However, while a male new hire might be considered diverse to your organization, the number of women who hold high-ranking leadership positions is still far behind those held by men. If you take this one step further, women of color are even more likely to face discrimination, pay gaps, and lack of opportunities for advancement.
Equity doesn’t only consider your organization; equity takes into account the greater collective and society at large. If you’re trying to promote equity at your company, it’s critical to consider the other factors at play.
Equality vs. Equity
There’s a famous graphic often used to demonstrate the difference between equality and equity, which shows that equality operates under the assumption that everyone is starting from the same place. Having an equity (rather than equality) lens allows you to see that not everyone has been granted the same resources or opportunities.
This does not mean that certain people are less capable than others; the reality is that structural racism, discrimination, bias, and privilege have created an imbalance in opportunities and advancement.
Promoting equity means creating processes that level the playing field so that opportunities are present for all.
Here are questions to consider:
Are there any current imbalances at play in our organization? If we had to make a list of blind spots, what would they be?
How does our organization set up procedures for hiring and internal advancement? Are these procedures fair and impartial?
Do these processes take differences in historical access to resources and opportunities into account?
What is Inclusion?
Inclusion means that people feel socially accepted, valued, and respected. While diversity is the presence of many backgrounds and differences, inclusion is an effort to make people feel like they are welcome regardless of those differences. Therefore, inclusion has to do with how people feel, not simply how your organization looks on paper.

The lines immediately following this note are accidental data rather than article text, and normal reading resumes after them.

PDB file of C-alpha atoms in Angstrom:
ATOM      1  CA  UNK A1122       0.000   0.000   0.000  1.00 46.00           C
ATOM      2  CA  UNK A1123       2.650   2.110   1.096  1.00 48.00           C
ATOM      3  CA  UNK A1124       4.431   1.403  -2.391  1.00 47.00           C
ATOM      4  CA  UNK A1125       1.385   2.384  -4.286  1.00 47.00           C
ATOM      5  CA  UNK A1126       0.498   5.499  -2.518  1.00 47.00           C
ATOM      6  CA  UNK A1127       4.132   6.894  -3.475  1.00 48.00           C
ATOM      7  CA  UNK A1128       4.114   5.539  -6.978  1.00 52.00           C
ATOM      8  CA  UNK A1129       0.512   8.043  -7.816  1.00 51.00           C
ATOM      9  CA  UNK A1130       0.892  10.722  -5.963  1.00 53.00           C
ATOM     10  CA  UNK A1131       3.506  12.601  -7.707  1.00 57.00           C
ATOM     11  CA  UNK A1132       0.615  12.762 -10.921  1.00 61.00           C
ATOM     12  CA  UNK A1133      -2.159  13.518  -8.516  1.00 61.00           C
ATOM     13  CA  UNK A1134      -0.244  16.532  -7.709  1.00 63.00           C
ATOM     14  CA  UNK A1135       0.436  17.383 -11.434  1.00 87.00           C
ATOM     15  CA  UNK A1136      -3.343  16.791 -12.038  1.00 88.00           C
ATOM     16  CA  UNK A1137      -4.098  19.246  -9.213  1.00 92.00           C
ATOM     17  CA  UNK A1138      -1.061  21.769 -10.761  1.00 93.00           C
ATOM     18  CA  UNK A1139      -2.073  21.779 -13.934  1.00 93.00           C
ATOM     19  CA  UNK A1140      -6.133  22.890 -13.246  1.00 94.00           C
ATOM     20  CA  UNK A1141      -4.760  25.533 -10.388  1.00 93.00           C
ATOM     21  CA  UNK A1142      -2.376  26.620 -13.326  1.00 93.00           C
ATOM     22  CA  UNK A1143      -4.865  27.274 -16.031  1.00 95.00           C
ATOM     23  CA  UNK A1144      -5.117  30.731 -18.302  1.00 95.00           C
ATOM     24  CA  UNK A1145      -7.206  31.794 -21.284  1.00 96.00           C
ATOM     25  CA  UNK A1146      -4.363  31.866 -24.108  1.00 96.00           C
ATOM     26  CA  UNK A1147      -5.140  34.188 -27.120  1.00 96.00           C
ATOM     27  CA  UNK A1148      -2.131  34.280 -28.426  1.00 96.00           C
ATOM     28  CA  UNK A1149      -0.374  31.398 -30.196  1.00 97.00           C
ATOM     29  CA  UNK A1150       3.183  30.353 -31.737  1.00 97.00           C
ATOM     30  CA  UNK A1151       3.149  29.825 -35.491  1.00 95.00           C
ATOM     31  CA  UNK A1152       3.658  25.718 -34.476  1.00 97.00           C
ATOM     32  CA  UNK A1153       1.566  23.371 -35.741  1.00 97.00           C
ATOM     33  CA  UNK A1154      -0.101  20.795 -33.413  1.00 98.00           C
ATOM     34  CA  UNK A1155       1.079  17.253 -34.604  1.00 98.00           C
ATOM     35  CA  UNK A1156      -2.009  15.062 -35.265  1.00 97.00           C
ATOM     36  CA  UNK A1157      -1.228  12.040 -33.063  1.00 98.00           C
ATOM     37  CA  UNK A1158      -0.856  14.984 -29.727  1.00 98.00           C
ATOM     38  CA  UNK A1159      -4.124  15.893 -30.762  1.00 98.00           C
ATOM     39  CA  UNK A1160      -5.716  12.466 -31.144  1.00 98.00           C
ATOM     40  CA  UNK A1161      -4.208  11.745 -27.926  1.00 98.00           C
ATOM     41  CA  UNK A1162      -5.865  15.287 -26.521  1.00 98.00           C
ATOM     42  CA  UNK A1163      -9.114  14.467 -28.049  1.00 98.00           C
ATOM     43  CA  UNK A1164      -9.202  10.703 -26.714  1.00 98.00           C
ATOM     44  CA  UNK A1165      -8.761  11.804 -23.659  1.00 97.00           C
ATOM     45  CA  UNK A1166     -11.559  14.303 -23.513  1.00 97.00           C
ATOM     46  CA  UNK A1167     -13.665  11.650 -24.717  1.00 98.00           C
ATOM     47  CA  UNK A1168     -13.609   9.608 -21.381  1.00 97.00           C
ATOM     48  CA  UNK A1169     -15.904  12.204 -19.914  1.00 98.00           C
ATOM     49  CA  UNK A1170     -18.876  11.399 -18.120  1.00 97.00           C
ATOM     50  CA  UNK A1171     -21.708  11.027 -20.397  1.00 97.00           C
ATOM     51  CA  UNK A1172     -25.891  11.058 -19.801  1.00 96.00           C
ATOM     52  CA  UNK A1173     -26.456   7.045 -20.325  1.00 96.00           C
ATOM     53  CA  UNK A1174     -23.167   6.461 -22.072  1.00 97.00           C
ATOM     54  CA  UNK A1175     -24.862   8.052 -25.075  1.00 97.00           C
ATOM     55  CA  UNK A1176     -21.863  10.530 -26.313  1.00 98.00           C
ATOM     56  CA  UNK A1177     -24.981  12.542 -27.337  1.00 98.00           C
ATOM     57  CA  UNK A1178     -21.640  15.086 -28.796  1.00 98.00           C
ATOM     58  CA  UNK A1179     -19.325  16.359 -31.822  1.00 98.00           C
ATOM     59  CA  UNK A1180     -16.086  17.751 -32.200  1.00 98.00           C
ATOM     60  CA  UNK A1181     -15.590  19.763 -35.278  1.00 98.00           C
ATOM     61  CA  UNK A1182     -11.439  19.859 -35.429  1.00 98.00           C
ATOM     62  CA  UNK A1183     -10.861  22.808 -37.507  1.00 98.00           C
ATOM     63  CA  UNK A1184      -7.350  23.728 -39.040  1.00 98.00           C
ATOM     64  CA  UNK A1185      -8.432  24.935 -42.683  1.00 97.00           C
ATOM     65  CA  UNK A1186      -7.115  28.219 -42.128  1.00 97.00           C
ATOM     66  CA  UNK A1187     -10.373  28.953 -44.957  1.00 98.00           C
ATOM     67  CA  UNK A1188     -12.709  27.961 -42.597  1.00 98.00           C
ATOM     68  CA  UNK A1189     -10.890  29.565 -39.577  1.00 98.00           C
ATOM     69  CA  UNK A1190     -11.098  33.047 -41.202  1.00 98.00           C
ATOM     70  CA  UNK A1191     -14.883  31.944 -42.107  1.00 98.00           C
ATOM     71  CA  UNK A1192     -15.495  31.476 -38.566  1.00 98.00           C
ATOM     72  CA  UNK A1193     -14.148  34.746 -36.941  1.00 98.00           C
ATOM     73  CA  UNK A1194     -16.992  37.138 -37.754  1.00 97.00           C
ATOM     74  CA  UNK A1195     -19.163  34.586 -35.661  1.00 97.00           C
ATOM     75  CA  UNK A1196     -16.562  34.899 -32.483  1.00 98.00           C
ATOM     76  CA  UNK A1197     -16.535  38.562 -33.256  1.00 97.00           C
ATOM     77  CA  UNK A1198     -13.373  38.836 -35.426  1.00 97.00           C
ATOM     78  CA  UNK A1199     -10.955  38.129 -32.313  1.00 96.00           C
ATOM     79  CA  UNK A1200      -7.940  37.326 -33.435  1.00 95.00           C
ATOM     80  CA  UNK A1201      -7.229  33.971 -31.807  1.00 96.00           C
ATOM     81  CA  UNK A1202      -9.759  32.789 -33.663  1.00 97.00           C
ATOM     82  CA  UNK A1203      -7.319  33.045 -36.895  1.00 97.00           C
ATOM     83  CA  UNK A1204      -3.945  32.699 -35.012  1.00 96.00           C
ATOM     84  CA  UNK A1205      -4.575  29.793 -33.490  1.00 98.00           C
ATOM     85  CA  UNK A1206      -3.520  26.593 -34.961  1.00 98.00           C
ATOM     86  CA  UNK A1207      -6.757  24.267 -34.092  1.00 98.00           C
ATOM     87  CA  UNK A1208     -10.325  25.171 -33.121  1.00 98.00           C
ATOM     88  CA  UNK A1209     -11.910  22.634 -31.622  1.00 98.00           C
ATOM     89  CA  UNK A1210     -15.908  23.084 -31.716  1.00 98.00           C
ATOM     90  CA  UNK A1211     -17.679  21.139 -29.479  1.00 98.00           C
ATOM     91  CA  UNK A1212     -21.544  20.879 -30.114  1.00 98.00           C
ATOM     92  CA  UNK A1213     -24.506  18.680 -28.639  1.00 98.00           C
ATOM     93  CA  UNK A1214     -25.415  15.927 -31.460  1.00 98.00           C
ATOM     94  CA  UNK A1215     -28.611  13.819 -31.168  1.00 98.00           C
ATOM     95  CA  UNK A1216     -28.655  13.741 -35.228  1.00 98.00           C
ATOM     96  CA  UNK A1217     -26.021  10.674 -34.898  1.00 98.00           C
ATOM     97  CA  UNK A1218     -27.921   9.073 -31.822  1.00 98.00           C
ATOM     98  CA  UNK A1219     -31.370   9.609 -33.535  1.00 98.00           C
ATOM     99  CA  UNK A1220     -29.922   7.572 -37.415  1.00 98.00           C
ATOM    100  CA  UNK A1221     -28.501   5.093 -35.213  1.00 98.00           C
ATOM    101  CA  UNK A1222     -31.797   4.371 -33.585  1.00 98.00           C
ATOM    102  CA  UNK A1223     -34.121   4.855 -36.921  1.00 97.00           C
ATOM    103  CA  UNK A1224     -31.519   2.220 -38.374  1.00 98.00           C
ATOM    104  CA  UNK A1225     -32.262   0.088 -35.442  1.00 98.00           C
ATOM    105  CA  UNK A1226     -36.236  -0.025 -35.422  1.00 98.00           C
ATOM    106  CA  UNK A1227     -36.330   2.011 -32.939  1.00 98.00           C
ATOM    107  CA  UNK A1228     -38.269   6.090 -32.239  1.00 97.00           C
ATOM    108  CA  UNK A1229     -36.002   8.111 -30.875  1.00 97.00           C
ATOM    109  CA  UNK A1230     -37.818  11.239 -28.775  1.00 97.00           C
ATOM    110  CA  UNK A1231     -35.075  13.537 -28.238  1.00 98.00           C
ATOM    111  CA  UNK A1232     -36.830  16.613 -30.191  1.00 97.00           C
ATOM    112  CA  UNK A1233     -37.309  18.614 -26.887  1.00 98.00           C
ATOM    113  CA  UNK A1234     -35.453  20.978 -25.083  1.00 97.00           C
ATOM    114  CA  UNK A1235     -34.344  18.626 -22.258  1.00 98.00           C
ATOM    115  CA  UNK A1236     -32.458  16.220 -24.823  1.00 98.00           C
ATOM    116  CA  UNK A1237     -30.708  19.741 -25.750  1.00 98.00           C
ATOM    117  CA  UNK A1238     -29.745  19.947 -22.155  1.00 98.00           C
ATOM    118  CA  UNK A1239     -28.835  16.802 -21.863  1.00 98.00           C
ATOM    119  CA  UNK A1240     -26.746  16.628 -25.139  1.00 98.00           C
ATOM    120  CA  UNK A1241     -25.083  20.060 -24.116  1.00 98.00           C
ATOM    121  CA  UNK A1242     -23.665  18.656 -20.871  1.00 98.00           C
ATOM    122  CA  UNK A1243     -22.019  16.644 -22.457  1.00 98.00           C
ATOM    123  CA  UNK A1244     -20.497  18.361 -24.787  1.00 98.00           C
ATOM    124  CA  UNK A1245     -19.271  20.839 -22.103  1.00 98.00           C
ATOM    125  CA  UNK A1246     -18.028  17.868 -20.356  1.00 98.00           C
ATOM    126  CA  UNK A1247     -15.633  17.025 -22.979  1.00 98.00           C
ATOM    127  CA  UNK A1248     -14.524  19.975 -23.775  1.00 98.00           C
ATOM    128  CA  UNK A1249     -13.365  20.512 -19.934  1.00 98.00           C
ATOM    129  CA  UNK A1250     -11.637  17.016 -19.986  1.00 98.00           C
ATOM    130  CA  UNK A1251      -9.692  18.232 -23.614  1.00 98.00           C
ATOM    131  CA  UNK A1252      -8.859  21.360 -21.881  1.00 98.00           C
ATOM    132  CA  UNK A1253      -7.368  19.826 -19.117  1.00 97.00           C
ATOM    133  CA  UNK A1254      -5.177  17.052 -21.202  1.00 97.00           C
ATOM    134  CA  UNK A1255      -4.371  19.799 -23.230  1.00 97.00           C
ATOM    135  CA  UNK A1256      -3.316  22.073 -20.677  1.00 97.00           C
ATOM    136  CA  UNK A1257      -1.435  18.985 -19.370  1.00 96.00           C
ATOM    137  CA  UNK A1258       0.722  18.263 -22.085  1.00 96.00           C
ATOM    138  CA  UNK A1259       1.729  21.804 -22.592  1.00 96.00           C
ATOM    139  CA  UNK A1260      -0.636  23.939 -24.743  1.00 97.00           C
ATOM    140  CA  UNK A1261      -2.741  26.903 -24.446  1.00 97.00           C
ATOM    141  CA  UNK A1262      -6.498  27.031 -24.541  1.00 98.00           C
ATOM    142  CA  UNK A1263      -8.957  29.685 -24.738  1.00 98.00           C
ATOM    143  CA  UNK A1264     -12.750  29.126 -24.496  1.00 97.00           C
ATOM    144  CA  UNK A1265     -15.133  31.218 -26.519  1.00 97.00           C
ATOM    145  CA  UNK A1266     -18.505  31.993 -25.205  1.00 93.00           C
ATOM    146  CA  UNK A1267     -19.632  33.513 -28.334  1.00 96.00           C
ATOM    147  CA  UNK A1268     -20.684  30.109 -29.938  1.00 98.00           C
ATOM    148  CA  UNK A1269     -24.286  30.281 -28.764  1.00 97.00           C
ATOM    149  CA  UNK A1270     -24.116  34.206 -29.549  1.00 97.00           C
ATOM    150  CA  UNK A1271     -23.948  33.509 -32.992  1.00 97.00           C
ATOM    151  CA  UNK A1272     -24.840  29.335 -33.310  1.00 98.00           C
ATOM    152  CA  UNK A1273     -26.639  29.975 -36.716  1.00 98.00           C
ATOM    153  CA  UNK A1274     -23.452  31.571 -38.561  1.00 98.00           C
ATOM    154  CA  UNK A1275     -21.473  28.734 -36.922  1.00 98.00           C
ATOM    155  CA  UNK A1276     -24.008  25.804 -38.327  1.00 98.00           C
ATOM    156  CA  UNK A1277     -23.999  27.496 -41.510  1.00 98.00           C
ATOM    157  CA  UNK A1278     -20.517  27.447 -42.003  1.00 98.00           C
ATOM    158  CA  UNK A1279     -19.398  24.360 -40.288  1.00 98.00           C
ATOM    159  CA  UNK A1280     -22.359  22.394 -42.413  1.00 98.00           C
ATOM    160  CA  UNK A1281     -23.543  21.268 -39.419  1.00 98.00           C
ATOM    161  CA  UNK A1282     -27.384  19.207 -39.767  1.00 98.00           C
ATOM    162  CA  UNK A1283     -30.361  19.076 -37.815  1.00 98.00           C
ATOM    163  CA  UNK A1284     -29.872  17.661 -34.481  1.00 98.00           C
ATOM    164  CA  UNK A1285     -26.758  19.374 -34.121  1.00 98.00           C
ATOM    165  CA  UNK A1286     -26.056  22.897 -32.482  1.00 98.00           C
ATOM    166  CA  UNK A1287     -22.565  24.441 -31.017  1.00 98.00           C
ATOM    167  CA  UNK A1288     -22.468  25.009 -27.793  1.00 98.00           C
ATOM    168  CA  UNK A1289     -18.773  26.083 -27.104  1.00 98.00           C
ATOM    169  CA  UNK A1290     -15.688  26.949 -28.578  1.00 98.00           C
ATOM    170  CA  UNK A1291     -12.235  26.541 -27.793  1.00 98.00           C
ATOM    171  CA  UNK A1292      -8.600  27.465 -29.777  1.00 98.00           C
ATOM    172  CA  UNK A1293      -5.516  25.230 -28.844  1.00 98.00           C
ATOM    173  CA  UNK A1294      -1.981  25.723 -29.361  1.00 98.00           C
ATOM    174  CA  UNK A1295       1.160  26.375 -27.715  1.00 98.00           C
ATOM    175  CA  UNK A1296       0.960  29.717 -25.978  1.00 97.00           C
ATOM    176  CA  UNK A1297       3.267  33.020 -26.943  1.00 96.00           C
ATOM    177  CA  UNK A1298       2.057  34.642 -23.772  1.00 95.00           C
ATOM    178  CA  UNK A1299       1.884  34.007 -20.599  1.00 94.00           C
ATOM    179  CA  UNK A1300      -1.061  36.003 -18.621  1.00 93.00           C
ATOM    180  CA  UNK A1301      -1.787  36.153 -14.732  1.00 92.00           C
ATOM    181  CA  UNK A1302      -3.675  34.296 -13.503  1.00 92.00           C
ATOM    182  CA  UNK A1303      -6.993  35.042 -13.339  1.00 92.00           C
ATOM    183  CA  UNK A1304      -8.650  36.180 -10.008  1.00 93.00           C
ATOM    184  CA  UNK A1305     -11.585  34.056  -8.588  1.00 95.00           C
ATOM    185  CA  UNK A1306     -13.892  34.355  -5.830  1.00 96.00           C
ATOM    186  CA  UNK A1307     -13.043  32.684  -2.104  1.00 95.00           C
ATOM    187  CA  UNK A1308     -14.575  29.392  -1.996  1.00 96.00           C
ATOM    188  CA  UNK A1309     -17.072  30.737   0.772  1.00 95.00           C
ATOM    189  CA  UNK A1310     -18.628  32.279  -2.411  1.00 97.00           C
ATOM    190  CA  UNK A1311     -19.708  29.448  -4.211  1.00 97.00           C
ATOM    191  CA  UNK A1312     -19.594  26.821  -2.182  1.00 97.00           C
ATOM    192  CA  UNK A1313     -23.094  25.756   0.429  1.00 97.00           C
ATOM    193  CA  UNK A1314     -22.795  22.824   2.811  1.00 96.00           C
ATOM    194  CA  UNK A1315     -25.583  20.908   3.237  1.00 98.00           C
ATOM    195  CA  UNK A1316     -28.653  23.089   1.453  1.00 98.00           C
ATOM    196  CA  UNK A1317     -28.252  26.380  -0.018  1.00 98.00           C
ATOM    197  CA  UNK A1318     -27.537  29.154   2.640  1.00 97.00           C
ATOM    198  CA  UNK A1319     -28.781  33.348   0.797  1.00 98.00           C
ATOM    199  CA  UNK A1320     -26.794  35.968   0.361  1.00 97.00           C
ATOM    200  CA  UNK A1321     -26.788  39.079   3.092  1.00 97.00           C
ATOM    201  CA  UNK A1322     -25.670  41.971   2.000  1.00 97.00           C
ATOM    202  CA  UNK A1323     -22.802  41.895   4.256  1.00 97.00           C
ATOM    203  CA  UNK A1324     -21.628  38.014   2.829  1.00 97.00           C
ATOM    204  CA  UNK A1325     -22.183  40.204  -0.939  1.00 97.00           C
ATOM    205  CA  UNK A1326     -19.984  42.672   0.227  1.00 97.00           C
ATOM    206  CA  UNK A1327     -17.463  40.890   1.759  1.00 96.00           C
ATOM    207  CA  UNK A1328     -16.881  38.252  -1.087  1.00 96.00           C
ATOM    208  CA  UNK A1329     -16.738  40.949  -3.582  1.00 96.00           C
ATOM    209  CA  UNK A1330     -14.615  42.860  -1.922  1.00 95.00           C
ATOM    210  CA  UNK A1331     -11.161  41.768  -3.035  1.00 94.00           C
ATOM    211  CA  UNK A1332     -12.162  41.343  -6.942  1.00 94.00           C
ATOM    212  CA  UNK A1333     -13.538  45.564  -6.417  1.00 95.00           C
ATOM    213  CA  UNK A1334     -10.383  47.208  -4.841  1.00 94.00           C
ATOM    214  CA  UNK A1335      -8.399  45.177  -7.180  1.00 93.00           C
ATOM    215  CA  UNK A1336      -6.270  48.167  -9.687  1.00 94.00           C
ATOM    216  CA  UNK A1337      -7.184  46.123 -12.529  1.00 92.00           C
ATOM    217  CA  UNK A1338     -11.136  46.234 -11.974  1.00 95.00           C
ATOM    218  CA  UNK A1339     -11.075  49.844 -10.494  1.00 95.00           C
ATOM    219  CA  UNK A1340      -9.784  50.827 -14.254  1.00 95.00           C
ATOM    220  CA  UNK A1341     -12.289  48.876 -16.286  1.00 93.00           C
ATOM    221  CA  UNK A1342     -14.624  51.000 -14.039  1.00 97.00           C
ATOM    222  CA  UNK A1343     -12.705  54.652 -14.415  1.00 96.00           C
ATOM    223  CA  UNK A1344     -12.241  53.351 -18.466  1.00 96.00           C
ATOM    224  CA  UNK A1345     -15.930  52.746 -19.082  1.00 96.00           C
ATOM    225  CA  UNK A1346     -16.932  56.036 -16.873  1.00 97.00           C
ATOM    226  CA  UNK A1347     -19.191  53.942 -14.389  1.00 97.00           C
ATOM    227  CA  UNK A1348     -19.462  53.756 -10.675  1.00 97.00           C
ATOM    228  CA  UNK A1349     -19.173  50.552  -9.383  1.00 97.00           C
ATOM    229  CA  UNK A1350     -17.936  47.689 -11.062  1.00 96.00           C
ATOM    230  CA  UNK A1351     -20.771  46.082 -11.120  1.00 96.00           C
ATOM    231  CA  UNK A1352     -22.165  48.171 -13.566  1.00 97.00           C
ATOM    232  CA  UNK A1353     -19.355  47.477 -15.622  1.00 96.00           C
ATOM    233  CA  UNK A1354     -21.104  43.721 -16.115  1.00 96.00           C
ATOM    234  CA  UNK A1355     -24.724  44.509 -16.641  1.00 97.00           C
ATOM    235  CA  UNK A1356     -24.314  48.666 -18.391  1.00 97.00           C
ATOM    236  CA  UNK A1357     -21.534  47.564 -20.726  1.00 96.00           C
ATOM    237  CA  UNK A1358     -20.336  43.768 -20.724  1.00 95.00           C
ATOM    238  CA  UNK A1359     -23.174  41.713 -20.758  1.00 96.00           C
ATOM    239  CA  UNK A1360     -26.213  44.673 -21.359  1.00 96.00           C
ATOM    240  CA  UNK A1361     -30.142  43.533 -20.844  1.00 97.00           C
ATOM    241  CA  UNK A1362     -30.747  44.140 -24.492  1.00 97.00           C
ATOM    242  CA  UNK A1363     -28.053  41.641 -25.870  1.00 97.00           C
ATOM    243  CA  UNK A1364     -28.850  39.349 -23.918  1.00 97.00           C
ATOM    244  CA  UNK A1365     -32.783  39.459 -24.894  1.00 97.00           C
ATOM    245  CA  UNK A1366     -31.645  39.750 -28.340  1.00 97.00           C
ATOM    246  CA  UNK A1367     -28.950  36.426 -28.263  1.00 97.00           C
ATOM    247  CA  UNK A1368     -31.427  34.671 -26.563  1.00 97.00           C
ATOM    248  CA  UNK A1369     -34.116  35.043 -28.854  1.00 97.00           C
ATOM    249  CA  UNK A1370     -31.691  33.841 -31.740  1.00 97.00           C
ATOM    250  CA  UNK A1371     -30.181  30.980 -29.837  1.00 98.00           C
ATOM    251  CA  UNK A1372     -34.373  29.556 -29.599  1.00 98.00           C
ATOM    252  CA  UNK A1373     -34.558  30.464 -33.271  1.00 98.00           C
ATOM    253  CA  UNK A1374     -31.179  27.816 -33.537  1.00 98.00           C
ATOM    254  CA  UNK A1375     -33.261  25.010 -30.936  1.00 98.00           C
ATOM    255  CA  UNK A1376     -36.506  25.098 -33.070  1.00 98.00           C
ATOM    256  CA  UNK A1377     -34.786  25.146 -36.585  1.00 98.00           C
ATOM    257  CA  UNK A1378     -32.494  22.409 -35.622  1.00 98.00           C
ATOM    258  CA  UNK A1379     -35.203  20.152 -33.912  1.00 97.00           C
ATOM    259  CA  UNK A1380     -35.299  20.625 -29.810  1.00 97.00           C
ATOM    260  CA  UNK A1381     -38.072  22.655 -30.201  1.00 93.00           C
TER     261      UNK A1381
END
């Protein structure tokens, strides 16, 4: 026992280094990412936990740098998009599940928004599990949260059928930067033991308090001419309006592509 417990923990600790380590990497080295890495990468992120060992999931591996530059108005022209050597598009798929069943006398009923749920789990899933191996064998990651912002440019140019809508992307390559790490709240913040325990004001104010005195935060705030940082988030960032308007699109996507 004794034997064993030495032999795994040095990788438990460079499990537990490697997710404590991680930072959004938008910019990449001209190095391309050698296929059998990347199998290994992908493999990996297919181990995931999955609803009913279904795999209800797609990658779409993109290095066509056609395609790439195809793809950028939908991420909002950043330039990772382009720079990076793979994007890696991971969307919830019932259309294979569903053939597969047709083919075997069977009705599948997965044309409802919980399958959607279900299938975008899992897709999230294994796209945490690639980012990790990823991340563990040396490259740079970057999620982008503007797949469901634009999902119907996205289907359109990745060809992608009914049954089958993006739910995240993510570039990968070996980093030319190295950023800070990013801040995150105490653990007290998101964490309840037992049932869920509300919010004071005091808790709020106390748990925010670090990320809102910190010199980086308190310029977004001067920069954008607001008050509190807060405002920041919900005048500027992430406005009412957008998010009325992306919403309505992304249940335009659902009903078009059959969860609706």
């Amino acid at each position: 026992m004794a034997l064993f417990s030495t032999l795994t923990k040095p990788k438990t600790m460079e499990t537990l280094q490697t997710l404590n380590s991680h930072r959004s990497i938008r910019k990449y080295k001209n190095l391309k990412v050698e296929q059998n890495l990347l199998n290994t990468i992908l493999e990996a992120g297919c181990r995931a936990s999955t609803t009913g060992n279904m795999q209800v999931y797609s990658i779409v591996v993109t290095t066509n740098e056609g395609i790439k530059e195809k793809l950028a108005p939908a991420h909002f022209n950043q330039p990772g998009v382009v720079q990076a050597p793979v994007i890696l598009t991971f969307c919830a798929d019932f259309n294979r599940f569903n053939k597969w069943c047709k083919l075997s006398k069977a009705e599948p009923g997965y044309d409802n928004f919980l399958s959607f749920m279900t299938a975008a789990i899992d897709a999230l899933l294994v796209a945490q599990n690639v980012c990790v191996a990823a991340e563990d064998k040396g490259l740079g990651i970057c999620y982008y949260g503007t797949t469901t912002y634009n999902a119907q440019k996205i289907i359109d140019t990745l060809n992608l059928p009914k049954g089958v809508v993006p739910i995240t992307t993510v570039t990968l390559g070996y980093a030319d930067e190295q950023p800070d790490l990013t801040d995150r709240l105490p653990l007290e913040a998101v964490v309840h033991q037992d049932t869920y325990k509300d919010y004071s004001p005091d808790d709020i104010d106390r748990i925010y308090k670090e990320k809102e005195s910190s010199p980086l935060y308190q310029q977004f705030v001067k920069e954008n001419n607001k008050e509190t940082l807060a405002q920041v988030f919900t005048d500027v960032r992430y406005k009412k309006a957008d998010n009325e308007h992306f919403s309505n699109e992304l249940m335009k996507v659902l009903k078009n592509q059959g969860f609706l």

For example, as part of your diversity strategy, you might focus on hiring more people from underrepresented backgrounds. But when those people are onboarded into your company, are there opportunities for those employees to speak up, make decisions, and feel like they belong?
Implementing a genuine diversity, equity, and inclusion strategy requires considering how these three elements work together.
Here are some questions you might consider:
How does the experience of working at your organization differ for people of various identities?
What efforts does your leadership team make to ensure every employee feels welcome?
What barriers or blind spots have you not considered when it comes to creating an inclusive culture for employees?
Promoting DE&I in the workplace takes a lot of effort and understanding. However, by taking the time to envision how each piece of your DE&I strategy fits into the greater whole, your initiatives are likely to be more sustainable in the long run.
When your organization is ready to jump into DE&I work, don’t forget to check out our blog post on critical steps to take first.